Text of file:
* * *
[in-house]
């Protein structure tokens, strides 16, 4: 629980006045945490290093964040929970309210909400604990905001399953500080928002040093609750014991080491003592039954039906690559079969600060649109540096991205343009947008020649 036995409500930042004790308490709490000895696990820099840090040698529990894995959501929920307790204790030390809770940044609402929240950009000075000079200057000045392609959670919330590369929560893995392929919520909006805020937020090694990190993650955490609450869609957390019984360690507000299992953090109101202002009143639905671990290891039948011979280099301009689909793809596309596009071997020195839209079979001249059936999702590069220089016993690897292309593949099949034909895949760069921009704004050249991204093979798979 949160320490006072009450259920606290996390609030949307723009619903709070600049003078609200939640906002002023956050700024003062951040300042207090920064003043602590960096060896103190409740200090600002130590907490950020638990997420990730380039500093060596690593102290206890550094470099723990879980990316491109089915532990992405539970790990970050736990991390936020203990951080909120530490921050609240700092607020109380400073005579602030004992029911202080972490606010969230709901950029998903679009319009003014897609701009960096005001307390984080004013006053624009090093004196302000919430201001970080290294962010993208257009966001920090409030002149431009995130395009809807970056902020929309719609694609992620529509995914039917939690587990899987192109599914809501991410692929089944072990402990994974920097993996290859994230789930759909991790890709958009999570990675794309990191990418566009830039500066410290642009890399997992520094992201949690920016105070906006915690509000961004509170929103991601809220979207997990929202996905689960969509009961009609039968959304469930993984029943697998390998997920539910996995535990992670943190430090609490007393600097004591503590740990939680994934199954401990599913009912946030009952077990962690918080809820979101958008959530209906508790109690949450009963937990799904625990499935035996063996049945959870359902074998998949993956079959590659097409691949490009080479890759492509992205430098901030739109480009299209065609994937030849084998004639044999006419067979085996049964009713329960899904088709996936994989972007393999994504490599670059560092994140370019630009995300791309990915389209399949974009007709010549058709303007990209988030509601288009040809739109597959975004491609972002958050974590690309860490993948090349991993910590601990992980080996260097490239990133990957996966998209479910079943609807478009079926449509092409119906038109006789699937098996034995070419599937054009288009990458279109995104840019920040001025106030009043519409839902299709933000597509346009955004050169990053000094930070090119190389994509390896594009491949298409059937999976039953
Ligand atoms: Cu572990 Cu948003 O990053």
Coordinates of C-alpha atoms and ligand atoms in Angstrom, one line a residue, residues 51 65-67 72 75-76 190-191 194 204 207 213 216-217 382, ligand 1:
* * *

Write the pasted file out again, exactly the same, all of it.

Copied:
[in-house]
């Protein structure tokens, strides 16, 4: 629980006045945490290093964040929970309210909400604990905001399953500080928002040093609750014991080491003592039954039906690559079969600060649109540096991205343009947008020649 036995409500930042004790308490709490000895696990820099840090040698529990894995959501929920307790204790030390809770940044609402929240950009000075000079200057000045392609959670919330590369929560893995392929919520909006805020937020090694990190993650955490609450869609957390019984360690507000299992953090109101202002009143639905671990290891039948011979280099301009689909793809596309596009071997020195839209079979001249059936999702590069220089016993690897292309593949099949034909895949760069921009704004050249991204093979798979 949160320490006072009450259920606290996390609030949307723009619903709070600049003078609200939640906002002023956050700024003062951040300042207090920064003043602590960096060896103190409740200090600002130590907490950020638990997420990730380039500093060596690593102290206890550094470099723990879980990316491109089915532990992405539970790990970050736990991390936020203990951080909120530490921050609240700092607020109380400073005579602030004992029911202080972490606010969230709901950029998903679009319009003014897609701009960096005001307390984080004013006053624009090093004196302000919430201001970080290294962010993208257009966001920090409030002149431009995130395009809807970056902020929309719609694609992620529509995914039917939690587990899987192109599914809501991410692929089944072990402990994974920097993996290859994230789930759909991790890709958009999570990675794309990191990418566009830039500066410290642009890399997992520094992201949690920016105070906006915690509000961004509170929103991601809220979207997990929202996905689960969509009961009609039968959304469930993984029943697998390998997920539910996995535990992670943190430090609490007393600097004591503590740990939680994934199954401990599913009912946030009952077990962690918080809820979101958008959530209906508790109690949450009963937990799904625990499935035996063996049945959870359902074998998949993956079959590659097409691949490009080479890759492509992205430098901030739109480009299209065609994937030849084998004639044999006419067979085996049964009713329960899904088709996936994989972007393999994504490599670059560092994140370019630009995300791309990915389209399949974009007709010549058709303007990209988030509601288009040809739109597959975004491609972002958050974590690309860490993948090349991993910590601990992980080996260097490239990133990957996966998209479910079943609807478009079926449509092409119906038109006789699937098996034995070419599937054009288009990458279109995104840019920040001025106030009043519409839902299709933000597509346009955004050169990053000094930070090119190389994509390896594009491949298409059937999976039953
Ligand atoms: Cu572990 Cu948003 O990053």
Coordinates of C-alpha atoms and ligand atoms in Angstrom, one line a residue, residues 51 65-67 72 75-76 190-191 194 204 207 213 216-217 382, ligand 1: